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Australia Matched Set Leads Sale
By Kerry Rodgers, Bank Note Reporter
April 30, 2013

This article was originally printed in Bank Note Reporter.
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Commonwealth bank notes with 1000000 serial numbers are a popular—but expensive—collecting area in Australia. Their standing was well shown by the $67,750 paid for a matched set of three notes all bearing the magic 1000000 serial at International Auction Galleries’ March sale in Queensland.

The appeal of these notes among Australian collectors arises in large part from research undertaken by Judy Shaw,, and summarized succinctly by Greg McDonald in his Pocket Guide to Australian Coins and Banknotes.

For starters, just 1 million-numbered notes can occur for each serial prefix. That puts their rarity way ahead of star replacement notes that can come

in tens of thousands per prefix. Secondly, the numbering of each 1000000 note was done by hand. The numbering machines formerly used by the Commonwealth Bank Note Printing Branch were capable of imprinting the notes with six digits. To get the seventh a full uncut sheet of bank notes was printed bearing an appropriate range of prefixes along with the number 100000 on each note. The sheet was then cut into single notes on which the extra zero was printed one at a time using a hand press.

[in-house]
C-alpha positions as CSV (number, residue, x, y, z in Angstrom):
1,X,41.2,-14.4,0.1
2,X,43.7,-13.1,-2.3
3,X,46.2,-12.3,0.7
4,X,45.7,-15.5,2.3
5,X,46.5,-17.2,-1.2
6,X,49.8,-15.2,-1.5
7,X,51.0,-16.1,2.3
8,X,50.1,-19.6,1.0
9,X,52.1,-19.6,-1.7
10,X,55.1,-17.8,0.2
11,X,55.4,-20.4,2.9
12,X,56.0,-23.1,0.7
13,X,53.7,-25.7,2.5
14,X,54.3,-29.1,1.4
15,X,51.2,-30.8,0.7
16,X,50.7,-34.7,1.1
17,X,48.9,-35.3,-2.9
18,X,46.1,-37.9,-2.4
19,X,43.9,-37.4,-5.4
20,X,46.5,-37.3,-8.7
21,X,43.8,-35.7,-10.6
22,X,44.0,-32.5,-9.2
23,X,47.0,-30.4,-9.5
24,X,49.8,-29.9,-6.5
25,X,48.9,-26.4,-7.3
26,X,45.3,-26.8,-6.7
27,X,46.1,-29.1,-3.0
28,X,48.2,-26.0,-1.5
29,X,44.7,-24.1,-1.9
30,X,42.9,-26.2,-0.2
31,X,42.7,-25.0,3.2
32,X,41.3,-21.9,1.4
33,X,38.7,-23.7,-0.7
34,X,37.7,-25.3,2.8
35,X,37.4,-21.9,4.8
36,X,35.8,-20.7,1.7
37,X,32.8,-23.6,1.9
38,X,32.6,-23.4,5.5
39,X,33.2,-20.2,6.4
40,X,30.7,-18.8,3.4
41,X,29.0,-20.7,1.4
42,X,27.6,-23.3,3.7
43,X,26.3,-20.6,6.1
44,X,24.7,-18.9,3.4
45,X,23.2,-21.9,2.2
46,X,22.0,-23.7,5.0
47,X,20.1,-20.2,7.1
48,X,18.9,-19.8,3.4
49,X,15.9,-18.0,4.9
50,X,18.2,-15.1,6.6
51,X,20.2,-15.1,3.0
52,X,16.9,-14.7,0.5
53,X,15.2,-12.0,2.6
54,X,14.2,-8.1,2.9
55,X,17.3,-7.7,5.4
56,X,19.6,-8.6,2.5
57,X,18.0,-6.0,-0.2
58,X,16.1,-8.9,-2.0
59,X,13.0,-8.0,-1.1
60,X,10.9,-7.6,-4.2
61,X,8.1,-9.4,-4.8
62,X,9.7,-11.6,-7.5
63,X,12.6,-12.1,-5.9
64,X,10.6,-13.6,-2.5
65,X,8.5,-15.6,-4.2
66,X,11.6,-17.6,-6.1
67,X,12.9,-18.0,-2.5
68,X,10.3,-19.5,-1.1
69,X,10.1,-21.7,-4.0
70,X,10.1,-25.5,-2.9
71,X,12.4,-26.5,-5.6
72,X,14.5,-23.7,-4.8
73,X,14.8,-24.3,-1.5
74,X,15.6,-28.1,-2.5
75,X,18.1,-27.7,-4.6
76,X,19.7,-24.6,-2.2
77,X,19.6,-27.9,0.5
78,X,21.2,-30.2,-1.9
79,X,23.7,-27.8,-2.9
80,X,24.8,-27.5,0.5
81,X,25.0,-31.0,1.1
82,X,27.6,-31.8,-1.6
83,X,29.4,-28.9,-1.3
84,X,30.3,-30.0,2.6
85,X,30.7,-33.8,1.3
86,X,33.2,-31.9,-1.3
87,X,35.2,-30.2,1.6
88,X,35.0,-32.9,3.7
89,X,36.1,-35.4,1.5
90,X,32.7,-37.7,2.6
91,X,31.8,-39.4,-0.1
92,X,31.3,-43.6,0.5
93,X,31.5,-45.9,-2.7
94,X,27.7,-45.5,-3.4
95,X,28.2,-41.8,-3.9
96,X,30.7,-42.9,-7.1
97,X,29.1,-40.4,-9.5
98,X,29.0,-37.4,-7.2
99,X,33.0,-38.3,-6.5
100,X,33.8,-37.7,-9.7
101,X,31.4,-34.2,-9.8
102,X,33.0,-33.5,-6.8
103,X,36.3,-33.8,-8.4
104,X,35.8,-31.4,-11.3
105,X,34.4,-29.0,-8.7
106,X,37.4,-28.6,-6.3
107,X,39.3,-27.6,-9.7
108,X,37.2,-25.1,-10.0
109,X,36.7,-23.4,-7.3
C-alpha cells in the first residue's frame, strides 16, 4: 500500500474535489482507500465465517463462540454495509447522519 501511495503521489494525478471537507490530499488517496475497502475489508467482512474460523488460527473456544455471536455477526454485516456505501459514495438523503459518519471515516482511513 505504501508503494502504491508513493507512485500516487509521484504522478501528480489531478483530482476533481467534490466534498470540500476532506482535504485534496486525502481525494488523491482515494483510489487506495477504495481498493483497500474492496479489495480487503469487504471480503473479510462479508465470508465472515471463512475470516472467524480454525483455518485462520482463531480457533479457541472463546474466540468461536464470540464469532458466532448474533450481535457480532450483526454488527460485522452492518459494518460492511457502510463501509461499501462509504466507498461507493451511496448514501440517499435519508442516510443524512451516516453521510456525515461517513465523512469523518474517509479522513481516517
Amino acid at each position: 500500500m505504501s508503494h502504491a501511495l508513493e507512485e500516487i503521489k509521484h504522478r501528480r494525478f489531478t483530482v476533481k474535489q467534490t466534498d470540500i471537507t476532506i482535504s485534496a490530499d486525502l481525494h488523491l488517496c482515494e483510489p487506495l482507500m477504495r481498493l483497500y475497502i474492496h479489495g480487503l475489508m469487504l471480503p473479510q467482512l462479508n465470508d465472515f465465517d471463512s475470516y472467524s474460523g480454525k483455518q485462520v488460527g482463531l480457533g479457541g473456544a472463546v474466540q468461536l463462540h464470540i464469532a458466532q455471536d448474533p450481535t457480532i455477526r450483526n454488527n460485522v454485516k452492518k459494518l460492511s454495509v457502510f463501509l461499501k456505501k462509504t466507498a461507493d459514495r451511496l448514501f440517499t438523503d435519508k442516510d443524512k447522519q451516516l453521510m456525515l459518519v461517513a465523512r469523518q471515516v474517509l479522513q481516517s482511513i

Each note was covered with a mask of pink paper the same size as the note. The 1000000 serial was then embossed on the mask without ink. A small square was then punched in the mask were the sixth zero was to go and the mask placed back over the note. The complete serial was now printed using an inked roller. Just the extra zero was printed on to the note through the hole in the mask.

The two-step numbering of 1000000-numbered notes can often be seen where the final zero is slightly misaligned.

The set sold by International Auction Galleries consisted of a 1916 10 shillings (P-33), a 1961 one pound (P-34), and a 1960 five pounds (P-35). Unusually, all the notes came with the original signed bank cards certifying the numbering of the notes in each bundle as of hand counts conducted in 1965. Their provenance, like their choice UNC grade, was superb: ex-Mick Vort-Ronald collection and Spink’s March 1988 sale, Vort-Ronald being the leading authority on Australian bank note facts and history.

Full catalog details and prices realized can be found at the International Auction Galleries website:


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